On January 11, Peoria County Sheriff Deputies Andrew Englebrecht and Andrew Medina were eating lunch together, as they usually do. Both deputies work the 7-2:30 shift. About halfway into their meal, a call came in of a man climbing over the railing on the Farmington Road 474 overpass.
At first, the two deputies thought it was just a spooked caller and that they would be back to finish their lunch in a few minutes. No one was on the Farmington bridge. Things changed when they pulled up on Closen road.
"I have seen people on the bridge but I've never, had it to that level, yeah," said Englebrecht.
The deputies saw a man climb over the railing, his back facing 474 as cars and trucks drove by.
"We try to keep it about him, try to figure out his name, not necessarily why he's up there, anything about himself to make him personalize he's important," said Medina.
So that is what they did, Medina and Englebrecht just talked with the man. Eventually the two deputies made eye contact. Englebrecht asked him his name while Medina inched closer. When he saw an opportunity, Medina wrapped his arms around the man, pulling him off the ledge and safely to the ground.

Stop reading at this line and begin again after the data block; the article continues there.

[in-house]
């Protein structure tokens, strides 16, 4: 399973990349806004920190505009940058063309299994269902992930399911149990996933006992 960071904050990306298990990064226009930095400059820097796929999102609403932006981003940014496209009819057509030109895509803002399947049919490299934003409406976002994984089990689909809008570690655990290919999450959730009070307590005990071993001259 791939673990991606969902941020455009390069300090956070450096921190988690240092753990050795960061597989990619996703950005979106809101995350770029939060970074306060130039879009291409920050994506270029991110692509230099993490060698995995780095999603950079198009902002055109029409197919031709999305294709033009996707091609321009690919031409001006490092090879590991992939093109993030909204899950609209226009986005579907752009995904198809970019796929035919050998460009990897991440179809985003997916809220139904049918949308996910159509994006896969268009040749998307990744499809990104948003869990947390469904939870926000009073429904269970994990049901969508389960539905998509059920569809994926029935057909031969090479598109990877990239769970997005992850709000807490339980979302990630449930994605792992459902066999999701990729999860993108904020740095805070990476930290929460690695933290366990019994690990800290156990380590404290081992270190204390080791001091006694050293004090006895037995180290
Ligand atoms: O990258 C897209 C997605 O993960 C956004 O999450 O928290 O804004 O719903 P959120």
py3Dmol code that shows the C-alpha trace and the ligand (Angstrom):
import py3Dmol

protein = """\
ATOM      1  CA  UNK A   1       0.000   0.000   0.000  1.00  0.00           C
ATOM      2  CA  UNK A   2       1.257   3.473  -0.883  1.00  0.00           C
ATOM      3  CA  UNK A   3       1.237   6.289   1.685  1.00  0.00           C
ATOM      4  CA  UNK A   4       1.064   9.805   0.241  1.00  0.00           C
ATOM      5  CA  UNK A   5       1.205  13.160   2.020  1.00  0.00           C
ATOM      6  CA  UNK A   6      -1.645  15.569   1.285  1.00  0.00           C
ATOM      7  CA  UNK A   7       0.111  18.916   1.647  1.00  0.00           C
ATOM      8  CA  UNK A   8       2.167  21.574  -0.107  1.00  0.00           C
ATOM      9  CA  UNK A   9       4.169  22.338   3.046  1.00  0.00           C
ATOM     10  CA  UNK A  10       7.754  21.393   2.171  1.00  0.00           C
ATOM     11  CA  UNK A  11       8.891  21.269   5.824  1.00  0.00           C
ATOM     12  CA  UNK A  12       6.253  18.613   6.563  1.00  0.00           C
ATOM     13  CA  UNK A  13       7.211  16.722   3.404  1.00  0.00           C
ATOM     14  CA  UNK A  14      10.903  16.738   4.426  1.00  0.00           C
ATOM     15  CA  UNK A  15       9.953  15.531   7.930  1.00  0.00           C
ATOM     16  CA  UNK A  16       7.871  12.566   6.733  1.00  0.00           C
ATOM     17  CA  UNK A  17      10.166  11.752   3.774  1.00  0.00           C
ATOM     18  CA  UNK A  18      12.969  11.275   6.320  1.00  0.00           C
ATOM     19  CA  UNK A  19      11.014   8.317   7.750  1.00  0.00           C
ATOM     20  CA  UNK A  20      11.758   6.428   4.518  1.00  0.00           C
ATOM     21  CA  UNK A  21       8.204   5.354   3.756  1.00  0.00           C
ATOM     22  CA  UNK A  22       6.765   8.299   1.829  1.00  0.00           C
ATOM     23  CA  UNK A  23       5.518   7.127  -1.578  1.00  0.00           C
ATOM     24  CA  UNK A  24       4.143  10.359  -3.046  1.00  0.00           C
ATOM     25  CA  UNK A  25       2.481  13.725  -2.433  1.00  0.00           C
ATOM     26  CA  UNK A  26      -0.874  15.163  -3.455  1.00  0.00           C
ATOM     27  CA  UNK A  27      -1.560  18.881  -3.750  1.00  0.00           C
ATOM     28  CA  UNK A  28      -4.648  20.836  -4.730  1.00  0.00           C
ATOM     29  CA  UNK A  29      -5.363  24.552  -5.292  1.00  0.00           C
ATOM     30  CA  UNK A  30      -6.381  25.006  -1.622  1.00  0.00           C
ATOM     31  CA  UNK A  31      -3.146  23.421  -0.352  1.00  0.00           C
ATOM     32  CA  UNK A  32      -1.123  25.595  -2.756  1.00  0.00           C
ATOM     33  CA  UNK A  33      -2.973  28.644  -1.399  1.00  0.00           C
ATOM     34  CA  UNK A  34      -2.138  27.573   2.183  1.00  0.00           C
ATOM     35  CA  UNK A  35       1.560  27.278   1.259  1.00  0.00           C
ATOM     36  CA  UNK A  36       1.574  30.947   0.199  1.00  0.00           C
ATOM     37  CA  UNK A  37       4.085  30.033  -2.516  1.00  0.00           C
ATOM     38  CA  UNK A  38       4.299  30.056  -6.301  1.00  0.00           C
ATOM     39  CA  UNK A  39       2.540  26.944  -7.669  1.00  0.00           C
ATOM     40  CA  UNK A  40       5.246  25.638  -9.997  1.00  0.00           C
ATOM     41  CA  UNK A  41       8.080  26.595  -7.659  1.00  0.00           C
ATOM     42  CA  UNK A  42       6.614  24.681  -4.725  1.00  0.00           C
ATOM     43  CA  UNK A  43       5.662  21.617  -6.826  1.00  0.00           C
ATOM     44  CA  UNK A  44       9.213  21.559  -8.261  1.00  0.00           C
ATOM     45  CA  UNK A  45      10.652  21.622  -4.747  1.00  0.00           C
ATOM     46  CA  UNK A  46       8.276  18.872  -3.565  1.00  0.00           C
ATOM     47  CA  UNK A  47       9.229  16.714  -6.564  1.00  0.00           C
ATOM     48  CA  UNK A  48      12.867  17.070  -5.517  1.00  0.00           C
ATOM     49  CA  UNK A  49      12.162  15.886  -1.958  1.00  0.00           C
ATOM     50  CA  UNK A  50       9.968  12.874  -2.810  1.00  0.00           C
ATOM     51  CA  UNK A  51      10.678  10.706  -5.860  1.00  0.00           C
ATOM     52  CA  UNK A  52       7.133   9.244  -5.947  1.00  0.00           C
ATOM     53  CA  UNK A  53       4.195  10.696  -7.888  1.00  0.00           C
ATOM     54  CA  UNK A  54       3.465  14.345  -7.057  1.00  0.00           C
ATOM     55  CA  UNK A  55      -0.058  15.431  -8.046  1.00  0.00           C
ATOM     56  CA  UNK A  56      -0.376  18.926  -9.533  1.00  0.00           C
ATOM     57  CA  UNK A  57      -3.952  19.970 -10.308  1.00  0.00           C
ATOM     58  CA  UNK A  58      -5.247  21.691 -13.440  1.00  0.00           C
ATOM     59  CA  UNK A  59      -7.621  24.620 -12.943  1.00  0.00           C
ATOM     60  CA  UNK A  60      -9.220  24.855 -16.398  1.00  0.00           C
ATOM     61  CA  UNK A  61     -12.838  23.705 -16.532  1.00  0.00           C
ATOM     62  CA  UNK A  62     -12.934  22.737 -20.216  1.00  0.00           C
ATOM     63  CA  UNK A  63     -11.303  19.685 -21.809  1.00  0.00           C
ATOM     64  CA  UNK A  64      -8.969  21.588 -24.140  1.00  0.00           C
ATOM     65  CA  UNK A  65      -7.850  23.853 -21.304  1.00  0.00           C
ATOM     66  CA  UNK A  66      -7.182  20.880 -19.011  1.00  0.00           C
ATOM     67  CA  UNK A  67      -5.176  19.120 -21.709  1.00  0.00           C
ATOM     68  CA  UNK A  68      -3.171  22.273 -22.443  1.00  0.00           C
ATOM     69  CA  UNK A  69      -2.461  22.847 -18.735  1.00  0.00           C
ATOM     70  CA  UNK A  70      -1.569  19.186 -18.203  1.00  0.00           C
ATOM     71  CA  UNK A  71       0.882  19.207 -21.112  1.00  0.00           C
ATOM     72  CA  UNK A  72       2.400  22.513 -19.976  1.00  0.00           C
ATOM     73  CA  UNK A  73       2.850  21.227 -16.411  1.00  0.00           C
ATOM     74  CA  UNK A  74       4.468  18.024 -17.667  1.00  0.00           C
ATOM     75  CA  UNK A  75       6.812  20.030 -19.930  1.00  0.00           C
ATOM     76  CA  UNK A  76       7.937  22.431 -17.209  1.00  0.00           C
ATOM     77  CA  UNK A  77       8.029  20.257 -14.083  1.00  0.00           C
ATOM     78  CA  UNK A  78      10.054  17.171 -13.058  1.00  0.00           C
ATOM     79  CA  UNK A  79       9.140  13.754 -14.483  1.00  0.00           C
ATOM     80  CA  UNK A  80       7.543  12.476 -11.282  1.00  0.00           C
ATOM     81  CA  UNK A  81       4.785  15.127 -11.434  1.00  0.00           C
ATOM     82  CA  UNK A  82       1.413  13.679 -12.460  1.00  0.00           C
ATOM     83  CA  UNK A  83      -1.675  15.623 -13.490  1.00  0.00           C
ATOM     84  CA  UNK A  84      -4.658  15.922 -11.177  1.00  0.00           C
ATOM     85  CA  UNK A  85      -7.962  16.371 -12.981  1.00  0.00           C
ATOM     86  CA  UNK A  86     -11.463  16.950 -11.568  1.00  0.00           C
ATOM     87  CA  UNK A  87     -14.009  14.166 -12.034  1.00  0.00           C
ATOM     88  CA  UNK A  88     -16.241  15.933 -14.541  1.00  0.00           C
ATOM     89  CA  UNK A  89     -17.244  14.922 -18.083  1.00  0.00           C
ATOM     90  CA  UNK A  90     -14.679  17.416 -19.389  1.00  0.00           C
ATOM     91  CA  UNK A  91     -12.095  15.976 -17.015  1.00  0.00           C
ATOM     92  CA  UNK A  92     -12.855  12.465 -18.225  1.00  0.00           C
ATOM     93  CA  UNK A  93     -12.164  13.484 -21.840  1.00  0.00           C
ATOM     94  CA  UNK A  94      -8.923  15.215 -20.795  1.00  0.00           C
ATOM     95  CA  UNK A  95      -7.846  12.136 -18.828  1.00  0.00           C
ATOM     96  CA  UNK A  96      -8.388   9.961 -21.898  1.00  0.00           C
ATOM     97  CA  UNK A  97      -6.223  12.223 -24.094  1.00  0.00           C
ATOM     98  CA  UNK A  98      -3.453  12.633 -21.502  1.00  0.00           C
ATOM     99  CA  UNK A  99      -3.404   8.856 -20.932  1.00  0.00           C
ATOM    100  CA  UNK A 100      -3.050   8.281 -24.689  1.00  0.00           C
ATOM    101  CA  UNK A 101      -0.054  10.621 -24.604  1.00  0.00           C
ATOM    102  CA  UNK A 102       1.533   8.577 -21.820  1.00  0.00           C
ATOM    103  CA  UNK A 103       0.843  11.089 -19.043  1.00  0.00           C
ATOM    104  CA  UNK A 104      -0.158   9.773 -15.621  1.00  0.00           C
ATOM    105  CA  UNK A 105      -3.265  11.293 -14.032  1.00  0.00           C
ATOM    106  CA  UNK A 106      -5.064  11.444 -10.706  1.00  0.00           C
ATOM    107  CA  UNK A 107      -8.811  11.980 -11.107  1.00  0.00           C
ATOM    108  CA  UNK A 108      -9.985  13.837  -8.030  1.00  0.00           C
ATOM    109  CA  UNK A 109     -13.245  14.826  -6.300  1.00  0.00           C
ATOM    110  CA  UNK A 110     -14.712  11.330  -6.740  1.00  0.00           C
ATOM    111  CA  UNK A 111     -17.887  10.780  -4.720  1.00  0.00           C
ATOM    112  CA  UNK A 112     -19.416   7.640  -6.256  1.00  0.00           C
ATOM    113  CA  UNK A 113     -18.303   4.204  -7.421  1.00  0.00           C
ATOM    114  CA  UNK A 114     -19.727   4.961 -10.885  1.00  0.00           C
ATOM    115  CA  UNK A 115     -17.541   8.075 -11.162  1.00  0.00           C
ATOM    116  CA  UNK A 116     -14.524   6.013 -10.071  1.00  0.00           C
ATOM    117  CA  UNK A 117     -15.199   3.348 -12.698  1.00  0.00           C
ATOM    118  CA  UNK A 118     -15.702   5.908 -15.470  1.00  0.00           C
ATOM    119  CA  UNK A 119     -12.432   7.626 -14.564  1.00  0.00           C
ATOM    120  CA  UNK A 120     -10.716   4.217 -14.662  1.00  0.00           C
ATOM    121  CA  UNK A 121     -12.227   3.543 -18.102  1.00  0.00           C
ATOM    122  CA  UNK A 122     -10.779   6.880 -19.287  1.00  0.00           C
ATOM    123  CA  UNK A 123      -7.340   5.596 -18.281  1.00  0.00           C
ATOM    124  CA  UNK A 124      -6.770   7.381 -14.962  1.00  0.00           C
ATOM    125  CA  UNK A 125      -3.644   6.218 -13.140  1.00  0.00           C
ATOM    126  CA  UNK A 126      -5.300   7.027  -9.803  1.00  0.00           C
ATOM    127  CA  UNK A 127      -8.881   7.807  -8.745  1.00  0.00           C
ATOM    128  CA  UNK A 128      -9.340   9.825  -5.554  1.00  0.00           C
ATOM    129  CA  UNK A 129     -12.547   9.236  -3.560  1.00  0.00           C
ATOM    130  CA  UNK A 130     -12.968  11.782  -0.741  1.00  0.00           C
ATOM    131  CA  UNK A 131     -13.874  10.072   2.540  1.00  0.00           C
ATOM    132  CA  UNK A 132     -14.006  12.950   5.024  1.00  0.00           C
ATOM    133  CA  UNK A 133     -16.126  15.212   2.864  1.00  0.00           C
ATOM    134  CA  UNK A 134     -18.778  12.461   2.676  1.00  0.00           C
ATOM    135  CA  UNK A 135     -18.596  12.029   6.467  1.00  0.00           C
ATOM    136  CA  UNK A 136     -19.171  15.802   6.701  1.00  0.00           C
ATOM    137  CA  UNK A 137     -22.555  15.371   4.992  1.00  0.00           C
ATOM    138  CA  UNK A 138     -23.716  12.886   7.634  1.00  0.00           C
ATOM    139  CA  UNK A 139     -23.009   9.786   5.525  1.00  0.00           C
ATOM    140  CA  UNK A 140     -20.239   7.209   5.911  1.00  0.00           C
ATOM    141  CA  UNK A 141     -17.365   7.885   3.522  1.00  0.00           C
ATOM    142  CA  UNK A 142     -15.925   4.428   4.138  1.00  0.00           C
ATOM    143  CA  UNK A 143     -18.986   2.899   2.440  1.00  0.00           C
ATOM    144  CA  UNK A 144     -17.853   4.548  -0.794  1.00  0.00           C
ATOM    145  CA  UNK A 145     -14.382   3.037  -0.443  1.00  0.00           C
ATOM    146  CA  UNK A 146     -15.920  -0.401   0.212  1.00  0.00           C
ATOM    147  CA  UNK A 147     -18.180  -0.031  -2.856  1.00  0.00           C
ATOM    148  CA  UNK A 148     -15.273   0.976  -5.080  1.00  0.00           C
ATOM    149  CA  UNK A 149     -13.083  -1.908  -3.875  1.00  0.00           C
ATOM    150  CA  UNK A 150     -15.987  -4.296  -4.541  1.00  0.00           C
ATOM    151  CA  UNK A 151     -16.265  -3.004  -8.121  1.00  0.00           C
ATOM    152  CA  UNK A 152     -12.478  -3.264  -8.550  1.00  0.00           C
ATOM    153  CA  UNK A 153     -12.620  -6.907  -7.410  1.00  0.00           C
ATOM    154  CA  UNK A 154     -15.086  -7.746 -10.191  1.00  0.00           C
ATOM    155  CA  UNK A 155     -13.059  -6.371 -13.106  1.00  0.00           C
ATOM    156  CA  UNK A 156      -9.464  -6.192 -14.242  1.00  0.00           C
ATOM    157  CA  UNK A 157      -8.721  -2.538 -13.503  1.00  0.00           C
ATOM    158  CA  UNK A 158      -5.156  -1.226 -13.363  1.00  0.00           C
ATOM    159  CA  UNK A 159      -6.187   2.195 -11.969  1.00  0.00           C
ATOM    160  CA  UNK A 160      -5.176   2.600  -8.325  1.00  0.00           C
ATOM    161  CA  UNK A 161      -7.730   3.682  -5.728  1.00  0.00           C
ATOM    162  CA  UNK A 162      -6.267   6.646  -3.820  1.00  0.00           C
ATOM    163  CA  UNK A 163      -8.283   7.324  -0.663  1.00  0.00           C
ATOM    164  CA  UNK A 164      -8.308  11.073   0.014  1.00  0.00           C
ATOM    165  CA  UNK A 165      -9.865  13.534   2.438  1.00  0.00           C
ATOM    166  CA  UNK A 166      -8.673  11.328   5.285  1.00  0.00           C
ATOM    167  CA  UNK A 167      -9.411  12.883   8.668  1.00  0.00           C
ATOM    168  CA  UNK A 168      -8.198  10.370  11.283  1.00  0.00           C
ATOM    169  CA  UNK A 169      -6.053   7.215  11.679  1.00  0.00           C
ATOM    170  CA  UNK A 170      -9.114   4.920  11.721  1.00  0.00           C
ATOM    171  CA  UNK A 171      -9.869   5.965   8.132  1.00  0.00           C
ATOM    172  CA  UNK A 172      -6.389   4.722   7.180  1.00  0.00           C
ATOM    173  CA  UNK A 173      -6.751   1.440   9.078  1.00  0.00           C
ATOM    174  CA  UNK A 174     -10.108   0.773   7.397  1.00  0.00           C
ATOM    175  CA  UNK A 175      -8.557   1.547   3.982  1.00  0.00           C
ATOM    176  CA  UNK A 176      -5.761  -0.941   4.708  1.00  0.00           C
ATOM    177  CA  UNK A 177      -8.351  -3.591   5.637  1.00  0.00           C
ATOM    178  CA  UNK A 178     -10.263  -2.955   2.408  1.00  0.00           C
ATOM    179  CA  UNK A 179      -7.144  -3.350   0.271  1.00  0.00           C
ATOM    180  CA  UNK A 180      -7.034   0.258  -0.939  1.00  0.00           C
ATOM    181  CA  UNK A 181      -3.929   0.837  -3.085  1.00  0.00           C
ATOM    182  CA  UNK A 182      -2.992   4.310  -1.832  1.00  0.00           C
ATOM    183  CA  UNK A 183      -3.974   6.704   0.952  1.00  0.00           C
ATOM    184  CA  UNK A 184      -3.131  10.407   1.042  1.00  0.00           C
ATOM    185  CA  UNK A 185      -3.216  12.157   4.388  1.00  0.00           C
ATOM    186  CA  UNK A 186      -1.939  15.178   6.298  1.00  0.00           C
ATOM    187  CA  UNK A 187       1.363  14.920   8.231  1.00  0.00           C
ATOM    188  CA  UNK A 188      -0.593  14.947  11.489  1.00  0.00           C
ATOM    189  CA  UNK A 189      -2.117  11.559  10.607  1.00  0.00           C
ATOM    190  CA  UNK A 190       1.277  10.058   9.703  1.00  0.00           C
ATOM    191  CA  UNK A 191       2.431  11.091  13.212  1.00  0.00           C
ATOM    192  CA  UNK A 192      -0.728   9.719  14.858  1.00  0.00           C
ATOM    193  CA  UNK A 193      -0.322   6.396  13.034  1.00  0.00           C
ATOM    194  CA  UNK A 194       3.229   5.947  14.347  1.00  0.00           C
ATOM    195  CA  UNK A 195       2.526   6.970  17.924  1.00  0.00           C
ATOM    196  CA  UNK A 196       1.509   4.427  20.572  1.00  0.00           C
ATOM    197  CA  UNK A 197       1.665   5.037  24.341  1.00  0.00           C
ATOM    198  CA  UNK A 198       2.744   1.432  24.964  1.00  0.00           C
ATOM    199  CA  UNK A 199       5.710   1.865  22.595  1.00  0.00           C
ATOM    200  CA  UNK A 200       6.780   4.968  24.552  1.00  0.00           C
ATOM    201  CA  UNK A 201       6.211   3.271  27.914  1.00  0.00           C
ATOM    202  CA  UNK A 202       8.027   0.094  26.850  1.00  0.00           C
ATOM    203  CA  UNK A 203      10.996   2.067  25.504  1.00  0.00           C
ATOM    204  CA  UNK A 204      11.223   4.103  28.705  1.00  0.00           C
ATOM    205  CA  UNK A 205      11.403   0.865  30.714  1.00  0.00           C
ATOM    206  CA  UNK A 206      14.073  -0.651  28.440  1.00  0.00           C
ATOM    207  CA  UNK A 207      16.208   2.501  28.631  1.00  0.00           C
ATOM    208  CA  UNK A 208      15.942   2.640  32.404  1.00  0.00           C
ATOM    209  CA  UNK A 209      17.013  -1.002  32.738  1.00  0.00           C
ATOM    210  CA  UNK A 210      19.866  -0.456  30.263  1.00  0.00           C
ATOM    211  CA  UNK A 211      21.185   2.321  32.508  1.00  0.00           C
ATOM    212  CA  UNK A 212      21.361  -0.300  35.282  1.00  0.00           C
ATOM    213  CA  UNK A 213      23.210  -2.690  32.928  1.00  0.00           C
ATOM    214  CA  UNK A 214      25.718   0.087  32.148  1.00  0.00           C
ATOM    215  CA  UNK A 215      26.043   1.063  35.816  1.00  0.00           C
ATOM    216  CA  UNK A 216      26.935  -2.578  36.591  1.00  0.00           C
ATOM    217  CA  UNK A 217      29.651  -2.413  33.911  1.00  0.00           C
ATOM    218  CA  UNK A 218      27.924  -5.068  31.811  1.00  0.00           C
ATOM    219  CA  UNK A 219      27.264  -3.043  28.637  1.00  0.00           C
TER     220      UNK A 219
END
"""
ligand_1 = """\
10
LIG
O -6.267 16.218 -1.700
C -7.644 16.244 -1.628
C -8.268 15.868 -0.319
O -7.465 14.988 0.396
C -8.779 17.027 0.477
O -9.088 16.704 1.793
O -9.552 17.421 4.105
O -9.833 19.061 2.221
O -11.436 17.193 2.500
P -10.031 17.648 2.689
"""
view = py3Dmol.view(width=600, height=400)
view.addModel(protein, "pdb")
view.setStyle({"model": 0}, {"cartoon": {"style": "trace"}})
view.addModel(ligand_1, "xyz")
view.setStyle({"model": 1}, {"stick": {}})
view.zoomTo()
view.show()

Brian Fengel, director of the Central Illinois Police Training Center says officers have to make split second decisions, and that situations like this are not common but do happen.
"The officers did an outstanding job, they were communicating with the gentleman, they were talking to him, putting him at ease," said Fengel.
The deputies said situations like this can affect even their mental health, but one thing that helped them through this was talking about it.
"After the fact, you gotta talk about it, I called him last night and I'm like I can't believe that really happened. and how it played out," said Medina.
The man was taken to an area hospital and was later released.
If you are struggling or know someone who is struggling with mental health, you can use these local resources.
Peoria County Emergency Response: 309-671-8084
Tazewell and Woodford County Crisis and Referrals: 309-347-1148
National Suicide Prevention Line: 9-8-8